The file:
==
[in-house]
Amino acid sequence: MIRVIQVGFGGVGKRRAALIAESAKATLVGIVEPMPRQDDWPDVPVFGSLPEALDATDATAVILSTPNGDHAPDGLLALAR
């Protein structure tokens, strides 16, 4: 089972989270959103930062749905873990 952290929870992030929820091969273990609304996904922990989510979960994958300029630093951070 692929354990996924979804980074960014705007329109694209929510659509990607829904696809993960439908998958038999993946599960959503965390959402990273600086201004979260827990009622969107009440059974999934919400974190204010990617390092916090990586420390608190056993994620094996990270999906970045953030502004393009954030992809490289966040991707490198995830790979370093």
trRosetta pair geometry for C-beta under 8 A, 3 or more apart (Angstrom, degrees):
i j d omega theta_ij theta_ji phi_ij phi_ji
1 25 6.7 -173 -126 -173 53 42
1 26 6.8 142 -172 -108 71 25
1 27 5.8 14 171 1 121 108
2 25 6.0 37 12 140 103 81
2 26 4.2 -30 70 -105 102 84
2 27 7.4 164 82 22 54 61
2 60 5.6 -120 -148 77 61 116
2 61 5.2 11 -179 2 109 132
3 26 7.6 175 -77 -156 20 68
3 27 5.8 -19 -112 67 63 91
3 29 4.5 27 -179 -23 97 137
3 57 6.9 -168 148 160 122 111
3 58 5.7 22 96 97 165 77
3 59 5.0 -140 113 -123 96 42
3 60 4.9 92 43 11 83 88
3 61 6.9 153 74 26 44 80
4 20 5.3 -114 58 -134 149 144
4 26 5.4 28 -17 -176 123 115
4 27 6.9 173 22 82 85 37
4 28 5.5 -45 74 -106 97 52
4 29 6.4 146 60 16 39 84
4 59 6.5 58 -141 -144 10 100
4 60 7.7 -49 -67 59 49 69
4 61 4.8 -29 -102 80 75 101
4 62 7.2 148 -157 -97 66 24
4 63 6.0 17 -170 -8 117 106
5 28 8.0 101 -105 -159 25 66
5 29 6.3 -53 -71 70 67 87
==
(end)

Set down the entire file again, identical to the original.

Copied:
[in-house]
Amino acid sequence: MIRVIQVGFGGVGKRRAALIAESAKATLVGIVEPMPRQDDWPDVPVFGSLPEALDATDATAVILSTPNGDHAPDGLLALAR
């Protein structure tokens, strides 16, 4: 089972989270959103930062749905873990 952290929870992030929820091969273990609304996904922990989510979960994958300029630093951070 692929354990996924979804980074960014705007329109694209929510659509990607829904696809993960439908998958038999993946599960959503965390959402990273600086201004979260827990009622969107009440059974999934919400974190204010990617390092916090990586420390608190056993994620094996990270999906970045953030502004393009954030992809490289966040991707490198995830790979370093």
trRosetta pair geometry for C-beta under 8 A, 3 or more apart (Angstrom, degrees):
i j d omega theta_ij theta_ji phi_ij phi_ji
1 25 6.7 -173 -126 -173 53 42
1 26 6.8 142 -172 -108 71 25
1 27 5.8 14 171 1 121 108
2 25 6.0 37 12 140 103 81
2 26 4.2 -30 70 -105 102 84
2 27 7.4 164 82 22 54 61
2 60 5.6 -120 -148 77 61 116
2 61 5.2 11 -179 2 109 132
3 26 7.6 175 -77 -156 20 68
3 27 5.8 -19 -112 67 63 91
3 29 4.5 27 -179 -23 97 137
3 57 6.9 -168 148 160 122 111
3 58 5.7 22 96 97 165 77
3 59 5.0 -140 113 -123 96 42
3 60 4.9 92 43 11 83 88
3 61 6.9 153 74 26 44 80
4 20 5.3 -114 58 -134 149 144
4 26 5.4 28 -17 -176 123 115
4 27 6.9 173 22 82 85 37
4 28 5.5 -45 74 -106 97 52
4 29 6.4 146 60 16 39 84
4 59 6.5 58 -141 -144 10 100
4 60 7.7 -49 -67 59 49 69
4 61 4.8 -29 -102 80 75 101
4 62 7.2 148 -157 -97 66 24
4 63 6.0 17 -170 -8 117 106
5 28 8.0 101 -105 -159 25 66
5 29 6.3 -53 -71 70 67 87